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Tongue-tied: A look inside the weird world of Japanese doorknob licking

Over the past three years or so, I have written a number of articles on various aspects and practices of Japanese sexual culture. These have included Oshouji (i.e., a calligraphy fetish where the decorative writing is done on a person’s – usually naked – body), Hentai (i.e., Japanese hardcore Manga cartoon pornography), Nyotaimori (i.e., eating a variety of foods or a whole meal off somebody’s naked body), Tamakeri (i.e., the masochistic practice of getting sexual pleasure and arousal from being kicked in the testicles), Burusera (i.e., Japanese shops that sell [amongst other things] soiled female undergarments and fetishist school uniforms), Omorashi (i.e., deriving sexual pleasure from having a full bladder or a sexual attraction to someone else experiencing the discomfort of a full bladder) and Shokushu Goukan (i.e., tentacle rape).

About 18 months ago, I came across the Art-Sheep website featuring loads of photographs of young Japanese women licking doorknobs. At first I thought it was some kind of spoof website but after a few hours of online research I realised that it was not a joke, and that there were a fair few articles examining the behaviour. For instance, an article on the Cracked website (‘The 6 Most Bizarre Safe For Work Fetishes’) claimed that the explanation for such sites was “straightforward” and that the Japanese pornography censorship laws are so draconian that it forces Japanese to be more creative about what they masturbate to”. The article claimed:

“Anybody with a porn addiction can tell you, in order to keep things fresh, you have to get a bit weird. Japan, always on the cutting edge of innovation, simply took this idea and ran with it all the way to Planet Dick Tentacle, which brings us to these images of girls licking doorknobs…Men (and presumably some women) get turned on by the sight of females licking anything. The curse of being a woman is knowing that you can’t eat an ice cream cone or a banana in public without several nearby males achieving a state of semi-arousal”.

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A number of online articles claim that because of the strict censorship laws in Japan, the country is “infamous for using a wide variety of stand-ins” for penises as there is a “crackdown on the depiction of genitalia” (so swords, fish, vegetables, and – as mentioned briefly above – tentacles, have been used as substitute phallic images). It has also meant that Japanese manga animators and videogame artists have become more innovative in displaying acts of sexuality. The Cracked article also claimed the doorknob licking trend “is a fairly big deal in Japan, even getting featured on national television”. But what is the attraction of seeing women specifically lick doorknobs (beyond the obvious phallic symbolism)? The Cracked article implies that it could be a masochistic act in that the women is typically viewed on her knees seen licking something that arguably has more bacteria on it than most other household items (bar the toilet), and that the act is therefore degrading and humiliating. Of all the images I have seen myself on various websites, all of the Japanese women were fully clothed (although some did appear to pander to clothing and uniform fetishes, such as the young women being dressed in schoolgirl uniforms, or for those with a fetish for spectacles).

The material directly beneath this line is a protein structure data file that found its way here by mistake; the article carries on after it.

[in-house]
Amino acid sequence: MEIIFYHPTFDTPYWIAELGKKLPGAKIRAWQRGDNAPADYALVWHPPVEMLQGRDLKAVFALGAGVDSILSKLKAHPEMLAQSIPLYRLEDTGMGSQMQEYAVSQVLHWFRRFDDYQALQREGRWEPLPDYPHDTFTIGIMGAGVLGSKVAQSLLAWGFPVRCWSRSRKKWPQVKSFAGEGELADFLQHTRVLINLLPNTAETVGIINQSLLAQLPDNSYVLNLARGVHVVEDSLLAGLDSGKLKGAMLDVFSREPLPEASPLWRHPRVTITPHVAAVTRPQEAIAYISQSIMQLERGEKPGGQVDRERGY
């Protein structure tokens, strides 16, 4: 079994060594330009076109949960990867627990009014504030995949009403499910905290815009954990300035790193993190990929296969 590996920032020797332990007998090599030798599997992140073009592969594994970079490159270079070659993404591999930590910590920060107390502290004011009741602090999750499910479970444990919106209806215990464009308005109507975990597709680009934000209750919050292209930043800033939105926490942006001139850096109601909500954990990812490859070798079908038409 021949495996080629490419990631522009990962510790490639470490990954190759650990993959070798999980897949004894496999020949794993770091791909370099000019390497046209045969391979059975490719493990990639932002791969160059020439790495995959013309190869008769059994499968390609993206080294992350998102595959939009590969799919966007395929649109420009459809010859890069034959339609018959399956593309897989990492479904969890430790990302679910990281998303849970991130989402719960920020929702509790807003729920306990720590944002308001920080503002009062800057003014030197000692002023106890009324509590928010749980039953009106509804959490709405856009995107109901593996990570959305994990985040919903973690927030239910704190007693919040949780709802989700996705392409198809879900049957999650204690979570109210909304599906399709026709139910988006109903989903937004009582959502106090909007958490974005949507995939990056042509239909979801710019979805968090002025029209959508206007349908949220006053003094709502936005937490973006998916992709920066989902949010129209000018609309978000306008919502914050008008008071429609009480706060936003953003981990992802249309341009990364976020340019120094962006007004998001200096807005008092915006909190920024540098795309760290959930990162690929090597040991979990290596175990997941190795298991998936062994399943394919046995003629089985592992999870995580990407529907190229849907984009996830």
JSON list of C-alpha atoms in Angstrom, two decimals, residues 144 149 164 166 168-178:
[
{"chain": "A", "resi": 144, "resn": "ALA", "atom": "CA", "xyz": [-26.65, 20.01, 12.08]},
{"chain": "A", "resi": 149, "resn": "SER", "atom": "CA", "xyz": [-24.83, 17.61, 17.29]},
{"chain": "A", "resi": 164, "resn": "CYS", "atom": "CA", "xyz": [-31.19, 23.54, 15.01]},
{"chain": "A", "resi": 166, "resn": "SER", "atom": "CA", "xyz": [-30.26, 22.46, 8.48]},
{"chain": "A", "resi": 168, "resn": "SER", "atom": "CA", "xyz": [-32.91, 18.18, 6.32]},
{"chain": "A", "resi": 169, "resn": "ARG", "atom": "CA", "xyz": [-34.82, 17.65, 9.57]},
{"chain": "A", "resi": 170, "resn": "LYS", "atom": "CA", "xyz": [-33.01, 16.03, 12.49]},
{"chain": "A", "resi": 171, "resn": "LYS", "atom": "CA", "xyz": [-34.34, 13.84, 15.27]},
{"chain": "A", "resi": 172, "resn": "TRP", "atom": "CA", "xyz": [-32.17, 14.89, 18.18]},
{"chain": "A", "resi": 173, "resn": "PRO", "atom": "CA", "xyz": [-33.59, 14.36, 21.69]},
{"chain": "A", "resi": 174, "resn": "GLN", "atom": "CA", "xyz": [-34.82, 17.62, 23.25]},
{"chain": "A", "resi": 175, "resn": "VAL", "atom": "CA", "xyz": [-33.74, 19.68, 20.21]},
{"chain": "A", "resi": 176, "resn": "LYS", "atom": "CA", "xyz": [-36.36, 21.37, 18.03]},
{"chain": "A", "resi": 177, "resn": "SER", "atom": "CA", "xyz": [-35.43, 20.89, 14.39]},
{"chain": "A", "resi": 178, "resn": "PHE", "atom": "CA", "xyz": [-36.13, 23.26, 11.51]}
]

A number of articles (such as those in the ‘Further reading’ list below) report that doorknob licking originated from the self-taught Japanese artist Ryuko Azuma renowned for his sexually provocative illustrations (you can check out some of his work here). More bizarrely, the impetus was (according to Azuma) “a drunken tweet…I tweeted that a collection of photos of a girl licking a doorknob [and thought it] would be a big hit”. The tweeted photographs went viral and subsequently featured on a Japanese television show. Azuma collaborated with a young photographer Ai Ehara, and ‘Doorknob Shojo’ (i.e., the ‘Doorknob Girl’) took on a life of its’ own. An article on the Kotaku website noted:

“The settings vary as much as the doorknobs, from nondescript apartments to crumbling Showa-era dwellings. The doors are typically closed, and the rooms are shut. The other side cannot be penetrated by the viewer, making the pictures, even when they are outside, closed. Some models play to the camera, other don’t. These are private moments, though, and the viewer is a fly on the wall – or door. Tropes that commonly appear in anime, manga, and video games populate the pictures. Some of the girls are wearing schoolbags or carrying phallic recorders and school notebooks. Some of the girls are in school uniforms. Others are dressed like female office workers and even have wear worker name badges around their necks. In Japan, where clothes were traditionally used to mark class and status, these are all identifiers and are used to provide enough information for the viewer to finish the story, making them as an essential part of the narrative. All of these items are meaningless alone. It’s the viewer, informed by popular culture like anime, TV, and games as well as real life, that gives them meaning”.